SPECIES: Purshia glandulosa


INTRODUCTORY

SPECIES: Purshia glandulosa
AUTHORSHIP AND CITATION:

Zlatnik, Elena. 1999. Purshia glandulosa. In: Fire Effects Information System, [Online]. U.S. Department of Agriculture, Forest Service, Rocky Mountain Research Station, Fire Sciences Laboratory (Producer). Available: http://www.fs.fed.us/database/feis/ [].


ABBREVIATION:

PURGLA

SYNONYMS:

Purshia tridentata var. glandulosa (Curran) M.E. Jones [15]

NRCS PLANT CODE:

PUGL2

COMMON NAMES:

desert bitterbrush
Mojave antelope brush

TAXONOMY:

The fully documented scientific name of desert bitterbrush is Purshia glandulosa Curran (Rosaceae) [17,47]. Desert bitterbrush appears to be a hybridization of Stansbury cliffrose (P. mexicana var. stansburiana) and antelope bitterbrush (P. tridentata) [26,28,42,47].

Desert bitterbrush hybridizes with Stansbury cliffrose, antelope bitterbrush [19,22,26,28], and possibly Apache-plume (Fallugia paradoxa) [30].

LIFE FORM:

Shrub

FEDERAL LEGAL STATUS:

No special status

OTHER STATUS:

No entry


DISTRIBUTION AND OCCURRENCE

SPECIES: Purshia glandulosa
GENERAL DISTRIBUTION:

Desert bitterbrush occurs in southern California, Arizona, southern Nevada, and Utah [12,23].

ECOSYSTEMS:

FRES29   Sagebrush
FRES30   Desert shrub
FRES33   Southwestern shrubsteppe
FRES34   Chaparral-mountain shrub
FRES35   Pinyon-juniper

STATES:

AZ    CA    NV    UT

BLM PHYSIOGRAPHIC REGIONS:

  3   Southern Pacific Border
  4   Sierra Mountains
  6   Upper Basin and Range
  7   Lower Basin and Range
12   Colorado Plateau

KUCHLER PLANT ASSOCIATIONS:

K023   Juniper-pinyon woodland
K024   Juniper steppe woodlands
K037   Mountain-mahogany-oak scrub
K038   Great Basin sagebrush
K039   Blackbrush
K040   Saltbush-greasewood
K041   Creosotebush
K042   Creosotebush-bursage

SAF COVER TYPES:

209   Bristlecone pine
238   Western juniper
239   Pinyon-juniper
243   Sierra Nevada mixed conifer

SRM (RANGELAND) COVER TYPES:

210   Bitterbrush
211  Creosotebush scrub
212  Blackbush
401  Basin big sagebrush
402  Mountain big sagebrush
412  Juniper-pinyon woodland
413  Gambel oak
415  Curlleaf mountain-mahogany
416  True mountain-mahogany
417  Littleleaf mountain-mahogany
421  Chokecherry-serviceberry-rose
504  Juniper-pinyon pine woodland
509  Transition between oak-juniper woodland and mahogany-oak association

HABITAT TYPES AND PLANT COMMUNITIES:

Desert bitterbrush is found in several semi-arid shrub types throughout its range, including blackbrush (Coleogyne ramosissima), Joshua tree (Yucca brevifolia), chaparral, and singleleaf pinyon (Pinus monophylla)-California juniper (Juniperus californica) woodlands [8,15,47].

In California, desert bitterbrush is commonly found with basin big sagebrush Artemisia tridentata ssp. tridentata), blackbrush, singleleaf pinyon, and California juniper. It also occurs with Joshua tree, creosote bush (Larrea tridentata), honey mesquite (Prosopis glandulosa), Stansbury cliffrose, and Great Basin bristlecone pine (Pinus longaeva). Shrubs often form more than 90% of the cover in desert bitterbrush stands. Perennial grasses are a minor element, and forbs are even less important [28].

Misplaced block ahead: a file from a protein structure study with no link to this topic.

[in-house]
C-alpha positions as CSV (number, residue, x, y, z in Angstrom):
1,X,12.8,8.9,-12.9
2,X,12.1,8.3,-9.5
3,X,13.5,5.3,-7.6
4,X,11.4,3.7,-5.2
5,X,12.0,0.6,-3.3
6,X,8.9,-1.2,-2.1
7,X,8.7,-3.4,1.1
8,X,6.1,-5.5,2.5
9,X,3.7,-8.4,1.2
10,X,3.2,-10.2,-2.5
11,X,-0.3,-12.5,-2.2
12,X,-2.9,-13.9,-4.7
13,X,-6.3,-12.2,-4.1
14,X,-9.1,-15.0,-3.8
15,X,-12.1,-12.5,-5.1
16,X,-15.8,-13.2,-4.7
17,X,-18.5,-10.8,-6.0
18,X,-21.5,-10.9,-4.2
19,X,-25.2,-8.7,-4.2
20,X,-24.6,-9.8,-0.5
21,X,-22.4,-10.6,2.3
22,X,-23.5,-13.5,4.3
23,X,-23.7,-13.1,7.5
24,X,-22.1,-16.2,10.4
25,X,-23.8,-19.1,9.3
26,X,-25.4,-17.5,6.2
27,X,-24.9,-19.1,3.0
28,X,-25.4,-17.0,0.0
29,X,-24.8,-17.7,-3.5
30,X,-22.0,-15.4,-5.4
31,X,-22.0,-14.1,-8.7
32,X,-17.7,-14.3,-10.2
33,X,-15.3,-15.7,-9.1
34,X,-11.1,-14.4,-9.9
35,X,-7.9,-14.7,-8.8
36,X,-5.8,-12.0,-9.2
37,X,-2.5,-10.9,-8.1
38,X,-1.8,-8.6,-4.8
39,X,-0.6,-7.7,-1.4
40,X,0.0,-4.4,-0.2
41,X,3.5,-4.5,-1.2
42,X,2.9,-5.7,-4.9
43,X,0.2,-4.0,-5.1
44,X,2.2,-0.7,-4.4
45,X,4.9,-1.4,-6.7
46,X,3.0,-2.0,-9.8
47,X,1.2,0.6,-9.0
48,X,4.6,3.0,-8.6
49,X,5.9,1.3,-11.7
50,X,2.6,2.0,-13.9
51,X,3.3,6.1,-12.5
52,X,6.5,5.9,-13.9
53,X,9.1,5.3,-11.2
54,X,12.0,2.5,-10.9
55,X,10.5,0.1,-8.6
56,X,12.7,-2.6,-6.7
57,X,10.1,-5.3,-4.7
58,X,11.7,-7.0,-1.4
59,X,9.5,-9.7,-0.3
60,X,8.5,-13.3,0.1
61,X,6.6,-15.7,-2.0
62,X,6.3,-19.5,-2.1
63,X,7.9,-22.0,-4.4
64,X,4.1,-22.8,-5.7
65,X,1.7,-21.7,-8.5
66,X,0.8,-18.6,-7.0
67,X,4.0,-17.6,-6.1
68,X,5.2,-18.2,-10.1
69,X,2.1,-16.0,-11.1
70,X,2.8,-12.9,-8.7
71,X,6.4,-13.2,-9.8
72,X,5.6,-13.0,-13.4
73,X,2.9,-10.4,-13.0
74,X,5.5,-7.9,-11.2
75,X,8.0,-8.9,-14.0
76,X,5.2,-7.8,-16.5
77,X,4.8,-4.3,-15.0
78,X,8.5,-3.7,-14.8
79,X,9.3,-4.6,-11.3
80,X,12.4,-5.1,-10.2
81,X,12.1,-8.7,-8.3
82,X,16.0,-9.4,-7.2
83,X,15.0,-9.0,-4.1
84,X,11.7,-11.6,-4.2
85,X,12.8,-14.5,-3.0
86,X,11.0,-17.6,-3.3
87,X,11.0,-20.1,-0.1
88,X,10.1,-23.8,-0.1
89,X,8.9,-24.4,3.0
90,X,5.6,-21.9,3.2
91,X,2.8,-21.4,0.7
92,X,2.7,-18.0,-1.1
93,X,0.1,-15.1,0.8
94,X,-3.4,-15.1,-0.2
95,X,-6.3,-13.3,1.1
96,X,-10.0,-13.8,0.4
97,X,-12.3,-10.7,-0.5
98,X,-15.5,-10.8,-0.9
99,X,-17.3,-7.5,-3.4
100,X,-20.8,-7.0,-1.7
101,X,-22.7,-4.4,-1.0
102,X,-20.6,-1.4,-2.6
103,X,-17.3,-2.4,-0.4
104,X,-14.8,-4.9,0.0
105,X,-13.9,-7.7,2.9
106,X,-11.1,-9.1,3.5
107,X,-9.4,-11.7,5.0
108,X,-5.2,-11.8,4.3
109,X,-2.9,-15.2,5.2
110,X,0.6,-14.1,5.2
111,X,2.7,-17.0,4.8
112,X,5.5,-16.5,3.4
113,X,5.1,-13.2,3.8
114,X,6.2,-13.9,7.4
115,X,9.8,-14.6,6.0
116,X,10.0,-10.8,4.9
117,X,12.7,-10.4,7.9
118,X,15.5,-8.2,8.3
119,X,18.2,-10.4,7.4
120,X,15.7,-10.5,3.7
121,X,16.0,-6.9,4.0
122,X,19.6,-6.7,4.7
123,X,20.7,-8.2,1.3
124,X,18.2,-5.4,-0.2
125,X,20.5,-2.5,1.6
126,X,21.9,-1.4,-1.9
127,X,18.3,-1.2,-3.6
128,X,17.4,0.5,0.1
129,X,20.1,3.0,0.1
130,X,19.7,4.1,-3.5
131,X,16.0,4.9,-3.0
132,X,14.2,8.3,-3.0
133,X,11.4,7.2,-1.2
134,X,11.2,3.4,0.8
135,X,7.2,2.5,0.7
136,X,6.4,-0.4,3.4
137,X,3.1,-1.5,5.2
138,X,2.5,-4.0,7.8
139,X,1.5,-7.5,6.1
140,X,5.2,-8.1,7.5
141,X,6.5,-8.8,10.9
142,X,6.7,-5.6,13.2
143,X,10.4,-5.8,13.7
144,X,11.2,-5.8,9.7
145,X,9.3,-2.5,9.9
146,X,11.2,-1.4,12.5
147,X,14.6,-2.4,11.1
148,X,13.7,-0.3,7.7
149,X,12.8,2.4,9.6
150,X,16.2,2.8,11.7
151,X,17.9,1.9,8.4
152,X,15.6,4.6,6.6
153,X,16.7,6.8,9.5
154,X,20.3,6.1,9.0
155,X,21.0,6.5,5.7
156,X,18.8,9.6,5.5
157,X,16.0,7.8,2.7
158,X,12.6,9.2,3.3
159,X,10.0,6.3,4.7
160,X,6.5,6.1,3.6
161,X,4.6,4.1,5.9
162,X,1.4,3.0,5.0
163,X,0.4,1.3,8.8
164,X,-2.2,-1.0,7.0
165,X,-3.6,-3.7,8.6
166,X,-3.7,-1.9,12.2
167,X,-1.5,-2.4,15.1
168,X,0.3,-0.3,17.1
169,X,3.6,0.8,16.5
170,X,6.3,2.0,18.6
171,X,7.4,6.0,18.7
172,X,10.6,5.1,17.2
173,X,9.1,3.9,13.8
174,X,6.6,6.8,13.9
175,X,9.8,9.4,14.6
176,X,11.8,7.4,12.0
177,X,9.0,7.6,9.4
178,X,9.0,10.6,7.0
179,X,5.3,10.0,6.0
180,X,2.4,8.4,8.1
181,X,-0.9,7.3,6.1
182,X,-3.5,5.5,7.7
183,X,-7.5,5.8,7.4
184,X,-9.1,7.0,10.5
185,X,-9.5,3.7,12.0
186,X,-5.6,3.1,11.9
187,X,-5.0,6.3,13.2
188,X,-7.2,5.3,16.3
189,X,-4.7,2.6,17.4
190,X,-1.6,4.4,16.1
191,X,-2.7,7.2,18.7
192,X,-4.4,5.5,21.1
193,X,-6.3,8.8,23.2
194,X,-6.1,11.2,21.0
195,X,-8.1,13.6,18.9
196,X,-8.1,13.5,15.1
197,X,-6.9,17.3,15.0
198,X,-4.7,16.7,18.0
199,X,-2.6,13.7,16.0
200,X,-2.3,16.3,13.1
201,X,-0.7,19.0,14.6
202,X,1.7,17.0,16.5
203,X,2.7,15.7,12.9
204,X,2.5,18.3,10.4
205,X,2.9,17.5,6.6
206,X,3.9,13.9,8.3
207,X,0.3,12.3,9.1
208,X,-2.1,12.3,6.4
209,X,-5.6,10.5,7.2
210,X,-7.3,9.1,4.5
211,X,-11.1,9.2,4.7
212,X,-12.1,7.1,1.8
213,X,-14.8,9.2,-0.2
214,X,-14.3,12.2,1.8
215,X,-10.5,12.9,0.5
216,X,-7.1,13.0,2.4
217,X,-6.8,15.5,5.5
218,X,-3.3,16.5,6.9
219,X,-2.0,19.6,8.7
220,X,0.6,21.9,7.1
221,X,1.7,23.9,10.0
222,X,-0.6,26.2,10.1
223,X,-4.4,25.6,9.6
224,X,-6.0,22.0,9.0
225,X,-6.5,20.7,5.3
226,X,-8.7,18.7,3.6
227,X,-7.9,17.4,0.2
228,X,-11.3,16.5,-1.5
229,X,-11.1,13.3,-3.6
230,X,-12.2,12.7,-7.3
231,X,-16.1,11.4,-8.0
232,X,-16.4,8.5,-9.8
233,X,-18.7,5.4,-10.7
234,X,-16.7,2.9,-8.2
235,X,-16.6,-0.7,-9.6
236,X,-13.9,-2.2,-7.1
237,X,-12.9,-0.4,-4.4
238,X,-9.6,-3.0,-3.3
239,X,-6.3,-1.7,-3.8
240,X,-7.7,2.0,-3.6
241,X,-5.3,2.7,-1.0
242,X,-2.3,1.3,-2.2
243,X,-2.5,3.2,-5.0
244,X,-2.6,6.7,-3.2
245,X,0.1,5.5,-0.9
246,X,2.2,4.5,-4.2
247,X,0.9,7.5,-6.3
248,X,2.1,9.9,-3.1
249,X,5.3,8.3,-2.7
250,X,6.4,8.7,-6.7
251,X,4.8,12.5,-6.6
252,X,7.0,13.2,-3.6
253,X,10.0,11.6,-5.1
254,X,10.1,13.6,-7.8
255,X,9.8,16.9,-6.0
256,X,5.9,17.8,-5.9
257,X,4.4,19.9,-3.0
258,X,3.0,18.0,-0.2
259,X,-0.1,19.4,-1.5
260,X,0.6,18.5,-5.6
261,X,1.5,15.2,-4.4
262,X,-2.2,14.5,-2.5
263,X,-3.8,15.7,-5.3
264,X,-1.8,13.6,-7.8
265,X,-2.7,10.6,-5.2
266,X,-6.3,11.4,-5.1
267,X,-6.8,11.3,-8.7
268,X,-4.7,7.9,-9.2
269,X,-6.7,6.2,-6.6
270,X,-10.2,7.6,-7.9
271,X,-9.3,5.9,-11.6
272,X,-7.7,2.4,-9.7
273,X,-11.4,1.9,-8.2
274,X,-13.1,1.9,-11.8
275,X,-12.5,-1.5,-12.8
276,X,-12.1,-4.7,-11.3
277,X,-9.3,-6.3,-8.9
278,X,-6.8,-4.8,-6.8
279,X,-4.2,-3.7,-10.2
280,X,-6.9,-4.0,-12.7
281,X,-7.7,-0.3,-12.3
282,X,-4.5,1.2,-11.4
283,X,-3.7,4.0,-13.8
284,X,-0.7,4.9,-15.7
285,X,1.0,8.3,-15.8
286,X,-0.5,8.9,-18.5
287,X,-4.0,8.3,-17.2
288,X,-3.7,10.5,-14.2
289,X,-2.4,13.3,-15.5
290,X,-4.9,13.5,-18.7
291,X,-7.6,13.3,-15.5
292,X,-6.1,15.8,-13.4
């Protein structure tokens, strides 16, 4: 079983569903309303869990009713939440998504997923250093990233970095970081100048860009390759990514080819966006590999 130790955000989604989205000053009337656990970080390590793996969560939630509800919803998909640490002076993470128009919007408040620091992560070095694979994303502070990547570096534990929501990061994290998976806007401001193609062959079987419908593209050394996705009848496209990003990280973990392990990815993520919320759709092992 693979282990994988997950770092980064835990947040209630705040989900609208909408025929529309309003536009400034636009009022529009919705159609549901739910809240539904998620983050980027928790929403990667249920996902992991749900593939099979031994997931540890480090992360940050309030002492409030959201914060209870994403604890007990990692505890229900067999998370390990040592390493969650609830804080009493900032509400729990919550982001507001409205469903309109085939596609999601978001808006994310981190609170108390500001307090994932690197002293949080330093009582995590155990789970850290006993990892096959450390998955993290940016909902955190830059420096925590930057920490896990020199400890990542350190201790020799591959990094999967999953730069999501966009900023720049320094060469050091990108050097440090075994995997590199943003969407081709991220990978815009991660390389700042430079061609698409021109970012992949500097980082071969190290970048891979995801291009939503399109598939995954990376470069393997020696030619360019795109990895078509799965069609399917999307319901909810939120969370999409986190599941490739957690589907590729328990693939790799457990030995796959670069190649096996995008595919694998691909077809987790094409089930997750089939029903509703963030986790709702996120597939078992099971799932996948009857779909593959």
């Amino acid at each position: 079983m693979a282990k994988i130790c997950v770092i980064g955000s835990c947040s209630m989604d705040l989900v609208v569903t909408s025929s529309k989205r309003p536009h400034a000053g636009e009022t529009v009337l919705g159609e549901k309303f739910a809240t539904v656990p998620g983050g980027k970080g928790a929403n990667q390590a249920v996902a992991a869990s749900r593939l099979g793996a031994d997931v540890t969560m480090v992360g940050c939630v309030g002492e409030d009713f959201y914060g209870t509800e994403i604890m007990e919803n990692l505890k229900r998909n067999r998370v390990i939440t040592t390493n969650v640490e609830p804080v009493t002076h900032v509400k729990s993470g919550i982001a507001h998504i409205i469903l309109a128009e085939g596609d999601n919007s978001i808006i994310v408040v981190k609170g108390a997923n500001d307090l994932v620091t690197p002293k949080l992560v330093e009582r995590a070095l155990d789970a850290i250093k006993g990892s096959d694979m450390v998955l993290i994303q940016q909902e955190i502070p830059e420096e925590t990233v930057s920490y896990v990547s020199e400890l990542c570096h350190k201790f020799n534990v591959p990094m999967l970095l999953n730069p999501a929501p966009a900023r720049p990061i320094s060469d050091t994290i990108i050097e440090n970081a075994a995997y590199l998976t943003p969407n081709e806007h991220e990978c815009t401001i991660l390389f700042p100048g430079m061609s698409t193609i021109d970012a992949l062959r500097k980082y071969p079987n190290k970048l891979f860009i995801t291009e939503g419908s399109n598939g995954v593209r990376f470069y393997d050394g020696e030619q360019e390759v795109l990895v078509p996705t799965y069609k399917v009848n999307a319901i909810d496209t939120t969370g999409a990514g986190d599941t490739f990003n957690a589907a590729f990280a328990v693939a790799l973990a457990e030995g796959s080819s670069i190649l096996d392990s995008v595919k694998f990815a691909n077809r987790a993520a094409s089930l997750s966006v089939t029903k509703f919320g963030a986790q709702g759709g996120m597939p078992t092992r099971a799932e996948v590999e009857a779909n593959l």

In Nevada, desert bitterbrush is a component of the mountain brush community with snowberry (Symphoricarpos spp.), antelope bitterbrush, Stansbury cliffrose, mountain-mahogany (Cercocarpus spp.), Gambel oak (Quercus gambelii), Juneberry (Amelanchier pallida), wild crab apple (Peraphyllum ramosissima), and chokecherry (P. virginiana).

In the San Gabriel Mountains of California, desert bitterbrush occurs in the sagebrush scrub community with basin big sagebrush, Joshua tree, single-leaf pinyon, rubber rabbitbrush (Chrysothamnus nauseosus), spiny horsebrush (Tetradymia spinosa), Nevada broomsage (Lepidospartum latisquamum), beavertail prickly-pear (Opuntia basilaris), shadscale (Atriplex confertifolia), and fourwing saltbush (A. canescens) [14].


MANAGEMENT CONSIDERATIONS

SPECIES: Purshia glandulosa
IMPORTANCE TO LIVESTOCK AND WILDLIFE:

Desert bitterbrush is an important forage species for livestock, deer, and pronghorn [8,16,35,48], especially in winter [30].

PALATABILITY:

In Utah, desert bitterbrush is generally of medium palatability to livestock and wildlife [22].

In California, palatability of desert bitterbrush is ranked excellent to good for domestic sheep, domestic goats, and deer, fair for cattle, and fair to useless for horses [35].

Desert bitterbrush is less palatable to deer than its close relative, antelope bitterbrush [12,30].

NUTRITIONAL VALUE:

Crude protein content of desert bitterbrush is 9.0% [46]. Because desert bitterbrush is an evergreen shrub, its winter protein levels are generally higher than those of antelope bitterbrush and other deciduous forage [25].

COVER VALUE:

Upright growth forms of desert bitterbrush provide cover for game animals [24].

VALUE FOR REHABILITATION OF DISTURBED SITES:

Due to its ability to layer from dormant buds along the stem, desert bitterbrush is an excellent soil stabilizer [16,22,28,30]. Desert bitterbrush is useful for stabilizing soils where annual precipitation averages 11 inches (279 mm) or more [29]. With appropriate seed treatment, desert bitterbrush establishes well on disturbed sites either by seed or from transplants [29]. However, seeding can be difficult due to the dormancy of desert bitterbrush seed [48]. Desert bitterbrush can be propagated from stem cuttings. Cuttings should be collected in early spring or in August and September and treated with 0.8 to 2.0 IBA powder [16].

OTHER USES AND VALUES:

No entry

OTHER MANAGEMENT CONSIDERATIONS:

Desert bitterbrush is browsing tolerant [30].


BOTANICAL AND ECOLOGICAL CHARACTERISTICS

SPECIES: Purshia glandulosa
GENERAL BOTANICAL CHARACTERISTICS:

Desert bitterbrush is a native evergreen shrub [22,24,26,28,30] that grows from 1 to 15 feet tall (0.3-4.5 m), depending on environmental conditions [28,47].

Desert bitterbrush is a deeply rooted species, with a taproot sometimes exceeding 16 feet (4.8 m) [16,28,] and very few shallow, lateral roots [21]. Because of its taproot, desert bitterbrush is drought tolerant [16,24,25].

Given sufficient moisture, desert bitterbrush is capable of producing nitrogen-fixing root nodules, although this response is not consistent [27,33,34].